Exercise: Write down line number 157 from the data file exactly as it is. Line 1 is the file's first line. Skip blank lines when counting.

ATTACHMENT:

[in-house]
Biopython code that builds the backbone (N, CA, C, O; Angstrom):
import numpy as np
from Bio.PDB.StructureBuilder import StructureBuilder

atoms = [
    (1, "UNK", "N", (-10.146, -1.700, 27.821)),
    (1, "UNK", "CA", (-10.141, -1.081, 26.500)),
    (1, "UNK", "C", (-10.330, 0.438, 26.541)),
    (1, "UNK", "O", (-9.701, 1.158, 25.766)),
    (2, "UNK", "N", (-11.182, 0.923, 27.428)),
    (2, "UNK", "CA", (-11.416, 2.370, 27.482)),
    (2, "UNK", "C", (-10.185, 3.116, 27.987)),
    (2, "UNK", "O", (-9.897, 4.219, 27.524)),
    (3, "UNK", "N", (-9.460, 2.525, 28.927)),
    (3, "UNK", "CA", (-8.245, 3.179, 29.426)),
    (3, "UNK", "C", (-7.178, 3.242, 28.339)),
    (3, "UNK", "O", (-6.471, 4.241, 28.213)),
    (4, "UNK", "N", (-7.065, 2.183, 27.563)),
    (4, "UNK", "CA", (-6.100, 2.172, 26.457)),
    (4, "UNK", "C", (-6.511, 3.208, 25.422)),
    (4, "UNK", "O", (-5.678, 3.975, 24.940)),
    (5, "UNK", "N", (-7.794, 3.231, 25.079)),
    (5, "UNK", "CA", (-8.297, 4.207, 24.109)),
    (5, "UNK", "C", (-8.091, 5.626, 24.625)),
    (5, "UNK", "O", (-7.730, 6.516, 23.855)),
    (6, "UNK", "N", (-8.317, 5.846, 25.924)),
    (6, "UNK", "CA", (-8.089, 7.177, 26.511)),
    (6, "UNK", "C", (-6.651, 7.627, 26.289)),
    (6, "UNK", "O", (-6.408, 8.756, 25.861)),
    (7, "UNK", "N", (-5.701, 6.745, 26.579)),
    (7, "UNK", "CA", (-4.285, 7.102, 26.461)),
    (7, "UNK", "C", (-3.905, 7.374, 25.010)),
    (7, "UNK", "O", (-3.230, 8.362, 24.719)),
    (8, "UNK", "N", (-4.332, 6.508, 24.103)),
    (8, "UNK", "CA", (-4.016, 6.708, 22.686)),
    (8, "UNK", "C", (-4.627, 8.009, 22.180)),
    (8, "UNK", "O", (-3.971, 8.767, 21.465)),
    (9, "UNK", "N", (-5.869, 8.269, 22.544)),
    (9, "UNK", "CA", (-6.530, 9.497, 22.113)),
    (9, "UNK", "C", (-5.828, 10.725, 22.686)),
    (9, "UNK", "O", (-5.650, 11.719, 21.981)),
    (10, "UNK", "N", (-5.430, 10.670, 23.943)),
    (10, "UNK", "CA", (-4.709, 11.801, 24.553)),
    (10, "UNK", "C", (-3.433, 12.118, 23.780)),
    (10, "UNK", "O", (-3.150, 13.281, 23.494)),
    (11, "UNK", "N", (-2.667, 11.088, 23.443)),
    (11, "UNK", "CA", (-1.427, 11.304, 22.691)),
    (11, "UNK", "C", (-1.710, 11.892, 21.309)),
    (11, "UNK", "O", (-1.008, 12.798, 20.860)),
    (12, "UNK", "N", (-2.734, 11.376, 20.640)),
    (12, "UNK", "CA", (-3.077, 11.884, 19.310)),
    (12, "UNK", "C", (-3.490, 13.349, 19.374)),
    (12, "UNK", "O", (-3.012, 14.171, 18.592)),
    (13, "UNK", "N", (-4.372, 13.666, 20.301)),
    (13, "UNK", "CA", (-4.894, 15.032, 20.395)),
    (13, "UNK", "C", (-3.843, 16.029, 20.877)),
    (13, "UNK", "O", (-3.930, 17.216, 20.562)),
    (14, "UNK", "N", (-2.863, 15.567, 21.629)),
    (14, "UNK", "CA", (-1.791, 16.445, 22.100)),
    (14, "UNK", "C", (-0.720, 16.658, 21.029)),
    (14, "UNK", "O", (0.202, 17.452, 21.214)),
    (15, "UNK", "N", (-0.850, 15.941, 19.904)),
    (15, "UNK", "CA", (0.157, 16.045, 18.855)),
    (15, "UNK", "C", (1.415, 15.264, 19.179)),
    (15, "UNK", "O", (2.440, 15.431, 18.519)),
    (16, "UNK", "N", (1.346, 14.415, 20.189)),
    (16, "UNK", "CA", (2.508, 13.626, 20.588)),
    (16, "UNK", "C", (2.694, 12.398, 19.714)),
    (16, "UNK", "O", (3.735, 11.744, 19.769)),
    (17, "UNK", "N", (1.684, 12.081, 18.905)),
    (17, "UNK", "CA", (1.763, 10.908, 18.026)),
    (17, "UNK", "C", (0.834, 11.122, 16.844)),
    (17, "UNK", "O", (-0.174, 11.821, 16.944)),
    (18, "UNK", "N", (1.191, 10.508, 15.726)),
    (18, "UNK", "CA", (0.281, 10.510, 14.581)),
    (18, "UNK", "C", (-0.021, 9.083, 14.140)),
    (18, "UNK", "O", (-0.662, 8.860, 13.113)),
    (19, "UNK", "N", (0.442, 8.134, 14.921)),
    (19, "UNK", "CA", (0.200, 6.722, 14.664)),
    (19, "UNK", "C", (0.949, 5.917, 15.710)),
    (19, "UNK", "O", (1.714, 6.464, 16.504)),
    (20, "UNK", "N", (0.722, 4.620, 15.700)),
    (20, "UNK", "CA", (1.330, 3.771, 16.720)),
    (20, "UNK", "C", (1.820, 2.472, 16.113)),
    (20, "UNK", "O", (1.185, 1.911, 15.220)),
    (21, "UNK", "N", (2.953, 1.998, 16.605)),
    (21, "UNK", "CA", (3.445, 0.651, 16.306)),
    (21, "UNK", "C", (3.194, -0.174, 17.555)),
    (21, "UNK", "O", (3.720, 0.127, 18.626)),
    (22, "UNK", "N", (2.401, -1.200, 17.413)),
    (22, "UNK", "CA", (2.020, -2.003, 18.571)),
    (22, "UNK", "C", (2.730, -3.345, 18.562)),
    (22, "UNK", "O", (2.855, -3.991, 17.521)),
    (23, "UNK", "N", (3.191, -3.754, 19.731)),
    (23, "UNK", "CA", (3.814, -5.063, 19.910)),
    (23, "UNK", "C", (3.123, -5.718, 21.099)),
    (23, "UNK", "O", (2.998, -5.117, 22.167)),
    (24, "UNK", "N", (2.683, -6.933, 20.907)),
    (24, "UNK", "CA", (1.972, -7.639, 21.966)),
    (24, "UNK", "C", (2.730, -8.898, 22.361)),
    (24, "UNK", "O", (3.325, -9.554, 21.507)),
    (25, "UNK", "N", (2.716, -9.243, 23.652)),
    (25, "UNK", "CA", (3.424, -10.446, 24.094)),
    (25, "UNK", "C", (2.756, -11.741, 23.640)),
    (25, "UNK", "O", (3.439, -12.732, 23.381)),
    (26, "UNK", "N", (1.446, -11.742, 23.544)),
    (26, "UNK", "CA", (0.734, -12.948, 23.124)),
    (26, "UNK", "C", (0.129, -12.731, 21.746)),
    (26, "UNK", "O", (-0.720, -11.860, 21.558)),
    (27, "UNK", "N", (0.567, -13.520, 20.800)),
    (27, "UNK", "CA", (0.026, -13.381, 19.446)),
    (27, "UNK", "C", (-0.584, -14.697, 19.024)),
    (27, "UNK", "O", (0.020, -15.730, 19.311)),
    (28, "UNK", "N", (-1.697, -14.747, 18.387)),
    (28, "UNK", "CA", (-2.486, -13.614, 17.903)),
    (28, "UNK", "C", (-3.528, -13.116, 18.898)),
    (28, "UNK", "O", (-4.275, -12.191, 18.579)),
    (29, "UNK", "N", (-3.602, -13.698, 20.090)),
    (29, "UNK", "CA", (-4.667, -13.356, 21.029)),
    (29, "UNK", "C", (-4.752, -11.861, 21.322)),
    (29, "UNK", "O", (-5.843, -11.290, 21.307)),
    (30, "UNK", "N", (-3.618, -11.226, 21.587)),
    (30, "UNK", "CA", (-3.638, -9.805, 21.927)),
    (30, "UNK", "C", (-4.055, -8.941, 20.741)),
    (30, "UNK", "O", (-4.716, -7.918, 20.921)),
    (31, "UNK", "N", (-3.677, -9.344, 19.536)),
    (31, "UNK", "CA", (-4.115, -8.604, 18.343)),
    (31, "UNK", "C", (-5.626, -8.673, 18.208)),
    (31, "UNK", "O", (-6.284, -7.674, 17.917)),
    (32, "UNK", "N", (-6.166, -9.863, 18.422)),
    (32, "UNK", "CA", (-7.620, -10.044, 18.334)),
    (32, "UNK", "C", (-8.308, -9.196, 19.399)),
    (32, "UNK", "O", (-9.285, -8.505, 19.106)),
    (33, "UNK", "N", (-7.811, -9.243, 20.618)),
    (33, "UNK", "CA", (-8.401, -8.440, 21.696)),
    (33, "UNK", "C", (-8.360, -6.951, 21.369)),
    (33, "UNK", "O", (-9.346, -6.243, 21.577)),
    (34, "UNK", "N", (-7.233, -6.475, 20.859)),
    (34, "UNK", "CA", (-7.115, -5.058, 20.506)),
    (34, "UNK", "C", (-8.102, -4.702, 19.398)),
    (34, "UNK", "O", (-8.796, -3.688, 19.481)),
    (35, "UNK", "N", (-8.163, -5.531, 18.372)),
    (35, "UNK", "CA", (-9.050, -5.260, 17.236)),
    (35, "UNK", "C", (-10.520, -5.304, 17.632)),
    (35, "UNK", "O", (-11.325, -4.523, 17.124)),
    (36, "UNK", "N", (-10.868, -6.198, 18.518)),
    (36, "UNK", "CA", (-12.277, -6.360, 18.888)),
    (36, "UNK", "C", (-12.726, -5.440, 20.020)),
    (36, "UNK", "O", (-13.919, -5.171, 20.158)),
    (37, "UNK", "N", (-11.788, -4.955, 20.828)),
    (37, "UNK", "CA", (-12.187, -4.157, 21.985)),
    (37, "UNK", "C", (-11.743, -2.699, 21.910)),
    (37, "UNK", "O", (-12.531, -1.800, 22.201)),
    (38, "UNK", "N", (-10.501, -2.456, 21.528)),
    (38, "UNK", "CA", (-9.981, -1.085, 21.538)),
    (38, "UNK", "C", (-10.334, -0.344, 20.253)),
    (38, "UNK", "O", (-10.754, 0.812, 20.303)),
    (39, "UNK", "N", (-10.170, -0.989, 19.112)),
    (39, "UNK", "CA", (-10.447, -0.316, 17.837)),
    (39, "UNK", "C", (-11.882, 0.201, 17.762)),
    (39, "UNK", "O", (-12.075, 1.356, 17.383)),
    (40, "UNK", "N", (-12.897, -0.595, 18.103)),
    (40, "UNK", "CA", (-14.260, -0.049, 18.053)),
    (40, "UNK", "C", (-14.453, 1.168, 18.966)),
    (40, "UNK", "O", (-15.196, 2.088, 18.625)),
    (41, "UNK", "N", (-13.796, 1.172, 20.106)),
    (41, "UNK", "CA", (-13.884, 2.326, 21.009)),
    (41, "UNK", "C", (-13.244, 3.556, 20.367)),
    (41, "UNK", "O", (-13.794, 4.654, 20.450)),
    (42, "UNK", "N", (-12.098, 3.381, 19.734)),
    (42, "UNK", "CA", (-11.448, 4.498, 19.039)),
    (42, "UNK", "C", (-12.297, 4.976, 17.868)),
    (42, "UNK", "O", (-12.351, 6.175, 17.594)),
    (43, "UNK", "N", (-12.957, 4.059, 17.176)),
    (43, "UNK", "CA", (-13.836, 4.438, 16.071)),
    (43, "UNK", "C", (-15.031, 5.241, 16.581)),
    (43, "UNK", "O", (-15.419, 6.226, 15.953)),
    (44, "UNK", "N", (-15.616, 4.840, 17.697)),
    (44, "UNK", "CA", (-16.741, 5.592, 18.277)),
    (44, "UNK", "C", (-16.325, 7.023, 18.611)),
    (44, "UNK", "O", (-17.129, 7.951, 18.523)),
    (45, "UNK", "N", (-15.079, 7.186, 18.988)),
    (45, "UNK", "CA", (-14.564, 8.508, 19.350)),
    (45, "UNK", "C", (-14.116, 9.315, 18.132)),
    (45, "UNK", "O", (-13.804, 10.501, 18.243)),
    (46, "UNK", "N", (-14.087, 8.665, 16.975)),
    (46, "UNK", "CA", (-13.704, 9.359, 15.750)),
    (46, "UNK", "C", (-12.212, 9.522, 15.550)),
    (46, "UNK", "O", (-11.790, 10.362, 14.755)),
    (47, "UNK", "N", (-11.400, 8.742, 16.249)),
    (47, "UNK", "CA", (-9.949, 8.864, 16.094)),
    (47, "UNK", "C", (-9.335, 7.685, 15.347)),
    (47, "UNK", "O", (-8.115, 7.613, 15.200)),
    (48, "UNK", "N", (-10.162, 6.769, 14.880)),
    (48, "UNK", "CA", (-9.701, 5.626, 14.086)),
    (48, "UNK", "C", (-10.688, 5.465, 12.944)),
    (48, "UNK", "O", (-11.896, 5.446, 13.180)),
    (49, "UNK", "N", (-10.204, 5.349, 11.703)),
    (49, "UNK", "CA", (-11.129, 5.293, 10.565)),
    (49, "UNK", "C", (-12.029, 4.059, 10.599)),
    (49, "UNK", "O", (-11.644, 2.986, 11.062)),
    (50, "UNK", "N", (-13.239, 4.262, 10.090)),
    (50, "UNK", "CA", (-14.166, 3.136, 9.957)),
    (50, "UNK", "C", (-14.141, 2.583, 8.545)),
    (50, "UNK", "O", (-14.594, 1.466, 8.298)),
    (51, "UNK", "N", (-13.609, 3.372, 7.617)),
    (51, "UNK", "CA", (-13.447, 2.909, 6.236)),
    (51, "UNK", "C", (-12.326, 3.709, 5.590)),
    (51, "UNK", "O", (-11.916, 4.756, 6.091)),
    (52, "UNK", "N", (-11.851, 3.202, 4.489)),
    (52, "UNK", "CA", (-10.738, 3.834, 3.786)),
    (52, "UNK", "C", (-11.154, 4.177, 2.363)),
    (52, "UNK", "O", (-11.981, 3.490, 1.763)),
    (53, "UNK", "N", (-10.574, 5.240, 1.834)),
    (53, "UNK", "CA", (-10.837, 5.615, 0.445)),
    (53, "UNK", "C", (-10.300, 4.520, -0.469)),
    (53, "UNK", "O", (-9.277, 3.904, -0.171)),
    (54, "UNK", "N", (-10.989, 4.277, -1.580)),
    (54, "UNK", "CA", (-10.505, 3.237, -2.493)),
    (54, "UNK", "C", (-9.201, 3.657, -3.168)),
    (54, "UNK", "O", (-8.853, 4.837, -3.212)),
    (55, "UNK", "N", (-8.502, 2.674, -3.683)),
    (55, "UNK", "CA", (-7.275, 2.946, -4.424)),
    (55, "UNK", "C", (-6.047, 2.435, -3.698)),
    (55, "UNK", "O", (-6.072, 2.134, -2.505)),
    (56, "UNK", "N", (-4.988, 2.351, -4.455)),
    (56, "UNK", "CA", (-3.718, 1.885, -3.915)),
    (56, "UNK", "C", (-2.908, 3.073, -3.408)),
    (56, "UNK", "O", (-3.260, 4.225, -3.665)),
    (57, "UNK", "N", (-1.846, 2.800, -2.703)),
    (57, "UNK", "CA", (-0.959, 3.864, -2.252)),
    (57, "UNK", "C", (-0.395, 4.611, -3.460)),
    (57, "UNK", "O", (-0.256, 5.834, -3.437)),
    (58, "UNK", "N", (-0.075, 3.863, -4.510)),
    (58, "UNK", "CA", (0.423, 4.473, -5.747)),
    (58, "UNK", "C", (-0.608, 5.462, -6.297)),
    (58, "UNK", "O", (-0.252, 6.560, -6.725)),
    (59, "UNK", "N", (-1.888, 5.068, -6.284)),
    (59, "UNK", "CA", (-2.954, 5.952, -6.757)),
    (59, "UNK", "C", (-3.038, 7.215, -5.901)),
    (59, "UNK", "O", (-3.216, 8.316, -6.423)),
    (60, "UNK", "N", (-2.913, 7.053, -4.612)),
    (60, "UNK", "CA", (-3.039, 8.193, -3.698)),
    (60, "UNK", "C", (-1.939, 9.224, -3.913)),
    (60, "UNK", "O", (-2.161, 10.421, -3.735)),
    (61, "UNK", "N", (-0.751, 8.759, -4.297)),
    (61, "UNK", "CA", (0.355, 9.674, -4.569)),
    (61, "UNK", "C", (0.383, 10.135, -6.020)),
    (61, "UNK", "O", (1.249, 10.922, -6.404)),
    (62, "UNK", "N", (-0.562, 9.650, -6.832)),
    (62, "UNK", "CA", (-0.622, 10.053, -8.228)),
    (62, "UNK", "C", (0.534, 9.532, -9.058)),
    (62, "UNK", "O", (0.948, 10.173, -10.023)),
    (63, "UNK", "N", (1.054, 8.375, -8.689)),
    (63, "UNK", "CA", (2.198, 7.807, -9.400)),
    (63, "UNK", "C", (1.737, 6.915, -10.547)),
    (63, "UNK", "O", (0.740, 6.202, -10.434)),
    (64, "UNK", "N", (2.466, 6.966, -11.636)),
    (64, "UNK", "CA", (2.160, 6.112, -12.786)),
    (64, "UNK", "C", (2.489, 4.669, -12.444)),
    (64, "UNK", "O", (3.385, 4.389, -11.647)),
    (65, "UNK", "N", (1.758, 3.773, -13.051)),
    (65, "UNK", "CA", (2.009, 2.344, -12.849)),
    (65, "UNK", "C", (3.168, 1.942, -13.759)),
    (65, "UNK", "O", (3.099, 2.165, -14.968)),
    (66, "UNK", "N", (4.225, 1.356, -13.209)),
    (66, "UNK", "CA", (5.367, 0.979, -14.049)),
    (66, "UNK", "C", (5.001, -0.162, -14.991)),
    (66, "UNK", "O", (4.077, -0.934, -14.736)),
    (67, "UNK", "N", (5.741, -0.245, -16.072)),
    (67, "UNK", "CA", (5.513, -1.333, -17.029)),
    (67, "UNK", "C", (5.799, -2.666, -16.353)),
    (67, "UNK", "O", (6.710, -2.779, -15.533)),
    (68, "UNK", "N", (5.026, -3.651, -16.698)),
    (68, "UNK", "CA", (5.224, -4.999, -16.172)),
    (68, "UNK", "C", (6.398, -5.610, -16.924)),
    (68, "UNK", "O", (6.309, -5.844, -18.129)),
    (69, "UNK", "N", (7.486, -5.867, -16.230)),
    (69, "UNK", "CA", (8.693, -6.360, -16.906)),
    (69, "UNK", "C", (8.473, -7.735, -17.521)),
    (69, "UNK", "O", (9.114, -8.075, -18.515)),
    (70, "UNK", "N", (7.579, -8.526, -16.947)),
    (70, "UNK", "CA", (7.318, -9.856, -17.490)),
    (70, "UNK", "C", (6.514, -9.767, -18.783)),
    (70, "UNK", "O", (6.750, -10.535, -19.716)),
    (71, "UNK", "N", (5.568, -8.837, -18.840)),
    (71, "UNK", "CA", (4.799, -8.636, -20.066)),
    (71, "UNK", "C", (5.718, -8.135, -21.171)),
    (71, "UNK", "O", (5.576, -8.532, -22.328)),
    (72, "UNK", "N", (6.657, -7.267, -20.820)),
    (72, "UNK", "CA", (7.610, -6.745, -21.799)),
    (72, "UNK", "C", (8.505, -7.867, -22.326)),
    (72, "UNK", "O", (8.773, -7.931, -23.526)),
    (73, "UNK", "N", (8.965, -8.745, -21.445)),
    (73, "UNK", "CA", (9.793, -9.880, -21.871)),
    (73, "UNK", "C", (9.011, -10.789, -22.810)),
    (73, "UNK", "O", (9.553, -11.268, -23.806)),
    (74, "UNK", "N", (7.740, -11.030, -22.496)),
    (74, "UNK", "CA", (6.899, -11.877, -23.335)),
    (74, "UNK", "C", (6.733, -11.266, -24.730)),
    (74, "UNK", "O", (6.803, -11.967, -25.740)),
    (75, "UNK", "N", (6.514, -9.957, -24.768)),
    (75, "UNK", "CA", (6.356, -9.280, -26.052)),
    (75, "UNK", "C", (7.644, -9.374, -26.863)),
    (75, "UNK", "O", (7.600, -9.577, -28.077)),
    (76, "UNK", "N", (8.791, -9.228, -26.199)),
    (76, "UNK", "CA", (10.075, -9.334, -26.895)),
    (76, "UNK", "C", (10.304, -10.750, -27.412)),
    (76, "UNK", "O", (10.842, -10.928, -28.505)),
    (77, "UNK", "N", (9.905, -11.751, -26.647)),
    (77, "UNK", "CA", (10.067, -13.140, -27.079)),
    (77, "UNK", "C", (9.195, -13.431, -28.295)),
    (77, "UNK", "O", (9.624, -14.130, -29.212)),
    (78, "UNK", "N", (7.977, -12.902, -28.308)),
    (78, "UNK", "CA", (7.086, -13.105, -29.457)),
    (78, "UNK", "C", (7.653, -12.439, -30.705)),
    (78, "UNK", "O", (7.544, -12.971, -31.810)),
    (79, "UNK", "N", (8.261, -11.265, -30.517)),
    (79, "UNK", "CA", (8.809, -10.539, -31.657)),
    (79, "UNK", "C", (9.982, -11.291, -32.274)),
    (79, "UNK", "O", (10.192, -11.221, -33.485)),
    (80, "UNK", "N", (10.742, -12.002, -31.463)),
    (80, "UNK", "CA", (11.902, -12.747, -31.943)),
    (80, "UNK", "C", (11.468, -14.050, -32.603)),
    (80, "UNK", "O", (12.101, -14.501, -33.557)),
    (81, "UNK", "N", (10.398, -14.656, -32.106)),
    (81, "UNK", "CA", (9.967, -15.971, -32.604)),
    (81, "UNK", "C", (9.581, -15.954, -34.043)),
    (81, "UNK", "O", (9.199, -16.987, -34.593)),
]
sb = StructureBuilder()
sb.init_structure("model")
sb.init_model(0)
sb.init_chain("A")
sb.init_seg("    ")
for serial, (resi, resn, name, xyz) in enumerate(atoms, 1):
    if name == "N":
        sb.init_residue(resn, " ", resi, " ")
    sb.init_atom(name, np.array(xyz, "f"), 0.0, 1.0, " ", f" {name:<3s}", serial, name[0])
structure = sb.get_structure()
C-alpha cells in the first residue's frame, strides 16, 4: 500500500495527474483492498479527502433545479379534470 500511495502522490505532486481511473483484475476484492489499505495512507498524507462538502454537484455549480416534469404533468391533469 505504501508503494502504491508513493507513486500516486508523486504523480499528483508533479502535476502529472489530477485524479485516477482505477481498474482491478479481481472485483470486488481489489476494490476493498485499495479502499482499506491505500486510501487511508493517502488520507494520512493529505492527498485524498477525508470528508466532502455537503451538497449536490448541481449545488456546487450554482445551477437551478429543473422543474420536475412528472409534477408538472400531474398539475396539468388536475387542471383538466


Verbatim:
    (38, "UNK", "O", (-10.754, 0.812, 20.303)),